PA Systems: An Introduction
PA systems aren’t just tools of the musical trade; you’ll find them everywhere, whether it’s a local event, a school hall, a yoga class, an open-air gig, or anything in between! Luckily, advances in technology mean that there are now various types of PA setups that are designed to cater for every requirement.
In this article, we’ll take a look at the different things that you’ll need to consider if you’re looking into getting a system. This includes the different types of PA systems that are available, the typical components you might need, the technology behind them, and much more!
What is a PA System?
It sounds like a simple question, but we figured it'd be worth going back to the drawing board. In literal terms, PA stands for public address - the idea behind a PA system is to provide basic amplification to whatever you want to amplify. It could be a band, it could a single microphone for public speaking, it could be a backing track...it's up to you! Your PA system is your means of taking your sound and delivering it an audience!
Nowadays, PA systems come in many different forms. You'll most likely have an image of big speakers and lots of buttons to play with - but there are plenty more options available, including portable, compact, and package systems designed to suit every need!
Typically a PA system will consist of four main groups of components:
- Speakers - we all know what these do! Different speakers are designed to handle different wattages and project sound in different ways, depending on your venue or audience! You can get passive (without power) or active (powered) speakers - we'll go into more detail on this later in this article!
- Mixers - the mixer acts as the central hub of the setup, controlling what goes in (microphones, instruments, computers & other sound sources) and what goes out (how many amplifiers, speakers, headphones and so on). You'll find mixers vary in size; the bigger the mixer, the more inputs, outputs, faders, controls and options it'll have!
- Amplifiers - these are only required if you have high-powered/a large number of passive speakers that need a signal boost. The signal from a mixer could be considered relatively low, so a power amp will boost it to produce higher volume and clarity for larger setups! If your speakers are active, they'll be able to amplify themselves, thus omitting the need for an amplifier.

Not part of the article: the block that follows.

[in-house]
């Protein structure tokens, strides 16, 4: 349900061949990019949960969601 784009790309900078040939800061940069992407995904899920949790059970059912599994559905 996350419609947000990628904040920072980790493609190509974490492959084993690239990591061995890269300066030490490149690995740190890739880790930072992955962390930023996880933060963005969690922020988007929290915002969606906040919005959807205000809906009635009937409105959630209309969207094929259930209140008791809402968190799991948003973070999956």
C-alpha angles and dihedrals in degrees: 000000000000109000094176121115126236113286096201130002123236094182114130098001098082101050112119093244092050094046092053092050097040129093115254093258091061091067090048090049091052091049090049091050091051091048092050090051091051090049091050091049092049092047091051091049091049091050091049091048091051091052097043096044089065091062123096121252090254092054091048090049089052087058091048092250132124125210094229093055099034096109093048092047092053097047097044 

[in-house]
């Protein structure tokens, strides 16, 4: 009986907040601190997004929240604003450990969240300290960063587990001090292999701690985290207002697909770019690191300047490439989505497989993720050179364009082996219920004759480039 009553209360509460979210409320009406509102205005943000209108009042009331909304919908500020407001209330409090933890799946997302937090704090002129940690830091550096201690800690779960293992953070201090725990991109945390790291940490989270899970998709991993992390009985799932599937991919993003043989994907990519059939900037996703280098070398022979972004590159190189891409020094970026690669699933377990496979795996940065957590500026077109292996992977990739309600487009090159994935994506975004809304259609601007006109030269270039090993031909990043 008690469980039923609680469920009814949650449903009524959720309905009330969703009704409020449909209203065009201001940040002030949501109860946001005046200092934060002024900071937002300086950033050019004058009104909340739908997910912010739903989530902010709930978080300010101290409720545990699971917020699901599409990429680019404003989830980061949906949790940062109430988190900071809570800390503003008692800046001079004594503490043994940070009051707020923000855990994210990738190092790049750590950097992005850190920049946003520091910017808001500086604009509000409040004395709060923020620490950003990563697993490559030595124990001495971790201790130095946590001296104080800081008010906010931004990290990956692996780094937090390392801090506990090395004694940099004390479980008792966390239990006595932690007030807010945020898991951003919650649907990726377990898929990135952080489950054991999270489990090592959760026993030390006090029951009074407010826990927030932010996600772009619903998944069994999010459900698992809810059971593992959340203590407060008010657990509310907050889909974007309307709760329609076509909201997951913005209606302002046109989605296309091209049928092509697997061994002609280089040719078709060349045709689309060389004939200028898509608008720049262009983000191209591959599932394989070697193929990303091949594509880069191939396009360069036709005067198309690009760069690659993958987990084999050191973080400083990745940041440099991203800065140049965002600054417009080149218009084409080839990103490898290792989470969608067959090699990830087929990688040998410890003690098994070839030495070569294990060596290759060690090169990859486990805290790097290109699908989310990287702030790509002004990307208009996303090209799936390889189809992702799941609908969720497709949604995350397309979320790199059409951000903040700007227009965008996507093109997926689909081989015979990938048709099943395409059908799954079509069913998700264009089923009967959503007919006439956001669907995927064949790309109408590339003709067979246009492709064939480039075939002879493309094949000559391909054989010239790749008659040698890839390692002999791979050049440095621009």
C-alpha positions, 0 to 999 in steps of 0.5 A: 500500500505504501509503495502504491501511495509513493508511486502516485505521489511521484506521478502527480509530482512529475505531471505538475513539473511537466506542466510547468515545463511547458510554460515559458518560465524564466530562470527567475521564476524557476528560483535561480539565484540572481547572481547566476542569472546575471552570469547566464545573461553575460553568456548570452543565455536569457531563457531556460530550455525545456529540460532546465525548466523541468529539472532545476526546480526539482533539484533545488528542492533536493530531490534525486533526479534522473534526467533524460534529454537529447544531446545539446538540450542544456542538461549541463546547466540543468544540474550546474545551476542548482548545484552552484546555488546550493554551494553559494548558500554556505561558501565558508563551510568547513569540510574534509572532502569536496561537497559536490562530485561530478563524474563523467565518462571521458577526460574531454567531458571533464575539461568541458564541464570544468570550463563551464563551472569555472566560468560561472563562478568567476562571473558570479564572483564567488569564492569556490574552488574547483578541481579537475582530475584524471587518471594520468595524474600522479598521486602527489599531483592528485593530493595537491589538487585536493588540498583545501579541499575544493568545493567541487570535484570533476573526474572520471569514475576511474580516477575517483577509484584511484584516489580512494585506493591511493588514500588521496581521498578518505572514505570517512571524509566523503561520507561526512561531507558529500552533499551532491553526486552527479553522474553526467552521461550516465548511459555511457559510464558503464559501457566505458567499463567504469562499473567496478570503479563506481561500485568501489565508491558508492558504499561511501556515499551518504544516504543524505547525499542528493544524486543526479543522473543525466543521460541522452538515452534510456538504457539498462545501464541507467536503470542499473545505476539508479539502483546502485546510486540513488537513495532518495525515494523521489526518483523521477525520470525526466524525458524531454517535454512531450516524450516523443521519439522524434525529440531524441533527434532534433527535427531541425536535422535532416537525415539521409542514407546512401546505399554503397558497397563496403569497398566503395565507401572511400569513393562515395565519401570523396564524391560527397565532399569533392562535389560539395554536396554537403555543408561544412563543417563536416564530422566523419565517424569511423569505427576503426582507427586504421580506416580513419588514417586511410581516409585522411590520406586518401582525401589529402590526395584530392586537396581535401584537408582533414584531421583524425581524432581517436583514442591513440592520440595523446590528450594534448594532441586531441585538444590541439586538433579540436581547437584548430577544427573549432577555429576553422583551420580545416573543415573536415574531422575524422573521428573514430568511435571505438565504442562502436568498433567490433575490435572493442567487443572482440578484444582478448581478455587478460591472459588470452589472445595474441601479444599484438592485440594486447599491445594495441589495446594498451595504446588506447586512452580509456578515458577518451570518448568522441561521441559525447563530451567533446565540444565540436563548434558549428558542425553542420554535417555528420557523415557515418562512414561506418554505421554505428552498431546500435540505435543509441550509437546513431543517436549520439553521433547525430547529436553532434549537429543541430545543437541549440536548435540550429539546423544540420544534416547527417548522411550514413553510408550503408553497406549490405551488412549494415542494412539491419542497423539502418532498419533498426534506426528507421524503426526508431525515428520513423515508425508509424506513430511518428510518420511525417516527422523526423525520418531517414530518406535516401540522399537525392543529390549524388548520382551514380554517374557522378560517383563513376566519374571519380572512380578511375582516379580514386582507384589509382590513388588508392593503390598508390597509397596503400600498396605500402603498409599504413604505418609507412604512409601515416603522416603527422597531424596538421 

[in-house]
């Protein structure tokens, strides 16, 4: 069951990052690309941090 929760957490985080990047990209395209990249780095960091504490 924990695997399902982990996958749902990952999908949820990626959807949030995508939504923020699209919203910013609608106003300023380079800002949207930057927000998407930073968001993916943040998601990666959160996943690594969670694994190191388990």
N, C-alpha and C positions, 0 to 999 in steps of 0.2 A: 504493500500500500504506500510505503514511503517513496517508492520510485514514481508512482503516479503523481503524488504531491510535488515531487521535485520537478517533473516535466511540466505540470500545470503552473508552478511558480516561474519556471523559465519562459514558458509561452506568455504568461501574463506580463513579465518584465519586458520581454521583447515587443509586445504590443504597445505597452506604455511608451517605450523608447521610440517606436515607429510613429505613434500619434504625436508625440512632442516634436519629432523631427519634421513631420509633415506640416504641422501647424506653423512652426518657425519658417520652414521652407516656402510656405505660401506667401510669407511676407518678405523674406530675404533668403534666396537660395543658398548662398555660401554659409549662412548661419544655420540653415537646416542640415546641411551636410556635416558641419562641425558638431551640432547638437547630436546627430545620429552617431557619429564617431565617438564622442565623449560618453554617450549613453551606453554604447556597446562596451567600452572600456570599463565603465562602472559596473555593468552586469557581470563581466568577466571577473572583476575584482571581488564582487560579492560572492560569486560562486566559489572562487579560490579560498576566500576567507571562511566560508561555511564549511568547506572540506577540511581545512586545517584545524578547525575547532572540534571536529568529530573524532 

- Cables & accessories - it may be obvious, but the types of cabling and accessories can often determine how effective your setup will be. You'll need to consider specific cables to handle the power of the speakers, as well as stands, bags/cases and adapters among other things!
These are usually the essential elements for a fully-functioning PA system, but it's worth noting that some systems combine these aspects for more compact or portable applications.
Beyond the three main aspects, you'll find various additions that work for specific scenarios. Here are some extra components you may encounter:
- Microphones - some PA system packages come with microphones included (more on this later), but there are many types to consider. Dynamic handheld mics for vocals & speaking, headset mics for easy mobility, instrument mics for live performances and so on!
- Monitors - PA systems are great at sending sound outwards to your audience, but it can sometimes be hard to hear yourself on stage or behind the speakers. Monitors are smaller speakers that are designed to face the performer / speaker to feed some of the sound back - particularly useful at loud events! You'll often several of them lined up across large stages.
- Subwoofers - as you may have guessed from the term sub, these control the bass frequencies of your sound. Most speakers have built-in subwoofers, but for larger systems you may want a dedicated bass-boost!
- Stage / DI Boxes - having lots of instruments, microphones and sources leading to a mixer can make for a messy, unsafe stage setup. A stage box can put extra distance between the mixer and the stage, allowing you to tidy up your cables on stage whilst still being able to connect them to your mixer and retain sound quality. A DI box takes an unbalanced signal from an input and makes it balanced - louder, clearer and without noise!
- Effects - also called outboard effects, these allow you to change the quality of your sound to a great extent than your mixer will. Add EQ settings, reverb, delay, modulation and more!